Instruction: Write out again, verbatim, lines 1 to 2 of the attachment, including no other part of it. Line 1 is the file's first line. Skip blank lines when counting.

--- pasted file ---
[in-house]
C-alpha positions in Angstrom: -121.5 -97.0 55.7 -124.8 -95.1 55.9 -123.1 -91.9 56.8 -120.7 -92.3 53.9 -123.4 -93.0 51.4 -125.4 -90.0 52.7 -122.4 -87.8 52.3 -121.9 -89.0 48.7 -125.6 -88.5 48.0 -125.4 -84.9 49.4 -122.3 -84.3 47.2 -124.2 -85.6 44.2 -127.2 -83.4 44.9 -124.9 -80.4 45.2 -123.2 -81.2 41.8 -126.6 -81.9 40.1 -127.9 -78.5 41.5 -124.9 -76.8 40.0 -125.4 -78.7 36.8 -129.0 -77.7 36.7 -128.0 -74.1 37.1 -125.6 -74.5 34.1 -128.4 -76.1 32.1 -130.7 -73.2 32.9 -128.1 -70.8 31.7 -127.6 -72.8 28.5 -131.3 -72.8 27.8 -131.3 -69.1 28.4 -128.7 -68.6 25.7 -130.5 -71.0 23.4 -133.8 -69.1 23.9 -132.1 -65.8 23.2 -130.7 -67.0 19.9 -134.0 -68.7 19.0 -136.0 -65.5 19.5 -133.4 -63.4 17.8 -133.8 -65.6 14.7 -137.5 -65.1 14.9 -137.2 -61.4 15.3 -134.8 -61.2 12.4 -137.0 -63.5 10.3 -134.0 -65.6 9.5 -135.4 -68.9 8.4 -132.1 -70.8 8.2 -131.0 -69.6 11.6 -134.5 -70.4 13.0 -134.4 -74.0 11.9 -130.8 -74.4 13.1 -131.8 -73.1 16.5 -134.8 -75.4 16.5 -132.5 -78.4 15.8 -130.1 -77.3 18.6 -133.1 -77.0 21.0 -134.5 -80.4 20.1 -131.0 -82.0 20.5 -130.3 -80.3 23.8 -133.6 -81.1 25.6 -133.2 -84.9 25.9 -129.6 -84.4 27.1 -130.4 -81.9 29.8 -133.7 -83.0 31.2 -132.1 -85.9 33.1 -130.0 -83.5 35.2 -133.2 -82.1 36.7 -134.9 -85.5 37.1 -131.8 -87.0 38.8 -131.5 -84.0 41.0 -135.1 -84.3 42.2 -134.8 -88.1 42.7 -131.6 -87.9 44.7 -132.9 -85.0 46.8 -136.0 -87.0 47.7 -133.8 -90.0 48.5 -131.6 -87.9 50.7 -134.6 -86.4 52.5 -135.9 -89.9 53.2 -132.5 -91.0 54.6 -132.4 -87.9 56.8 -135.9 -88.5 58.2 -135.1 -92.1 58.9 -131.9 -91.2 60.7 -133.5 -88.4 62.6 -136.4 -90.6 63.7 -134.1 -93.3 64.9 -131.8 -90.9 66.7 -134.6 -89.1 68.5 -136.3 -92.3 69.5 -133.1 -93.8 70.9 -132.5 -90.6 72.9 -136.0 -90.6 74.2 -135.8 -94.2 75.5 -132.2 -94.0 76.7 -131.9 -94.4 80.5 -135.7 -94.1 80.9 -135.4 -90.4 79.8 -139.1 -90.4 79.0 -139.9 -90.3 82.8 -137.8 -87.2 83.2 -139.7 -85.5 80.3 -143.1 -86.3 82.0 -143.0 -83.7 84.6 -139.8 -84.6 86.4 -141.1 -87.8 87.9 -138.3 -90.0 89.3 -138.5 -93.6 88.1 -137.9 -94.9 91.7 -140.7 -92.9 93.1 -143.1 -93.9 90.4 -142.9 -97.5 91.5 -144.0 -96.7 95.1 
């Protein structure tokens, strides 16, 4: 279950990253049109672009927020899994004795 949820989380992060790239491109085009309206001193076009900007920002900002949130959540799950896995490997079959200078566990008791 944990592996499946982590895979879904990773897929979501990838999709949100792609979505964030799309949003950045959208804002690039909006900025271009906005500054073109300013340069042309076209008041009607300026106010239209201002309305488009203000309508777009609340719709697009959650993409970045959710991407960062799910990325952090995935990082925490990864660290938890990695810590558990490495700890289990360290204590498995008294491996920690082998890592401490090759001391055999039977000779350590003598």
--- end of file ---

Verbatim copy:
[in-house]
C-alpha positions in Angstrom: -121.5 -97.0 55.7 -124.8 -95.1 55.9 -123.1 -91.9 56.8 -120.7 -92.3 53.9 -123.4 -93.0 51.4 -125.4 -90.0 52.7 -122.4 -87.8 52.3 -121.9 -89.0 48.7 -125.6 -88.5 48.0 -125.4 -84.9 49.4 -122.3 -84.3 47.2 -124.2 -85.6 44.2 -127.2 -83.4 44.9 -124.9 -80.4 45.2 -123.2 -81.2 41.8 -126.6 -81.9 40.1 -127.9 -78.5 41.5 -124.9 -76.8 40.0 -125.4 -78.7 36.8 -129.0 -77.7 36.7 -128.0 -74.1 37.1 -125.6 -74.5 34.1 -128.4 -76.1 32.1 -130.7 -73.2 32.9 -128.1 -70.8 31.7 -127.6 -72.8 28.5 -131.3 -72.8 27.8 -131.3 -69.1 28.4 -128.7 -68.6 25.7 -130.5 -71.0 23.4 -133.8 -69.1 23.9 -132.1 -65.8 23.2 -130.7 -67.0 19.9 -134.0 -68.7 19.0 -136.0 -65.5 19.5 -133.4 -63.4 17.8 -133.8 -65.6 14.7 -137.5 -65.1 14.9 -137.2 -61.4 15.3 -134.8 -61.2 12.4 -137.0 -63.5 10.3 -134.0 -65.6 9.5 -135.4 -68.9 8.4 -132.1 -70.8 8.2 -131.0 -69.6 11.6 -134.5 -70.4 13.0 -134.4 -74.0 11.9 -130.8 -74.4 13.1 -131.8 -73.1 16.5 -134.8 -75.4 16.5 -132.5 -78.4 15.8 -130.1 -77.3 18.6 -133.1 -77.0 21.0 -134.5 -80.4 20.1 -131.0 -82.0 20.5 -130.3 -80.3 23.8 -133.6 -81.1 25.6 -133.2 -84.9 25.9 -129.6 -84.4 27.1 -130.4 -81.9 29.8 -133.7 -83.0 31.2 -132.1 -85.9 33.1 -130.0 -83.5 35.2 -133.2 -82.1 36.7 -134.9 -85.5 37.1 -131.8 -87.0 38.8 -131.5 -84.0 41.0 -135.1 -84.3 42.2 -134.8 -88.1 42.7 -131.6 -87.9 44.7 -132.9 -85.0 46.8 -136.0 -87.0 47.7 -133.8 -90.0 48.5 -131.6 -87.9 50.7 -134.6 -86.4 52.5 -135.9 -89.9 53.2 -132.5 -91.0 54.6 -132.4 -87.9 56.8 -135.9 -88.5 58.2 -135.1 -92.1 58.9 -131.9 -91.2 60.7 -133.5 -88.4 62.6 -136.4 -90.6 63.7 -134.1 -93.3 64.9 -131.8 -90.9 66.7 -134.6 -89.1 68.5 -136.3 -92.3 69.5 -133.1 -93.8 70.9 -132.5 -90.6 72.9 -136.0 -90.6 74.2 -135.8 -94.2 75.5 -132.2 -94.0 76.7 -131.9 -94.4 80.5 -135.7 -94.1 80.9 -135.4 -90.4 79.8 -139.1 -90.4 79.0 -139.9 -90.3 82.8 -137.8 -87.2 83.2 -139.7 -85.5 80.3 -143.1 -86.3 82.0 -143.0 -83.7 84.6 -139.8 -84.6 86.4 -141.1 -87.8 87.9 -138.3 -90.0 89.3 -138.5 -93.6 88.1 -137.9 -94.9 91.7 -140.7 -92.9 93.1 -143.1 -93.9 90.4 -142.9 -97.5 91.5 -144.0 -96.7 95.1 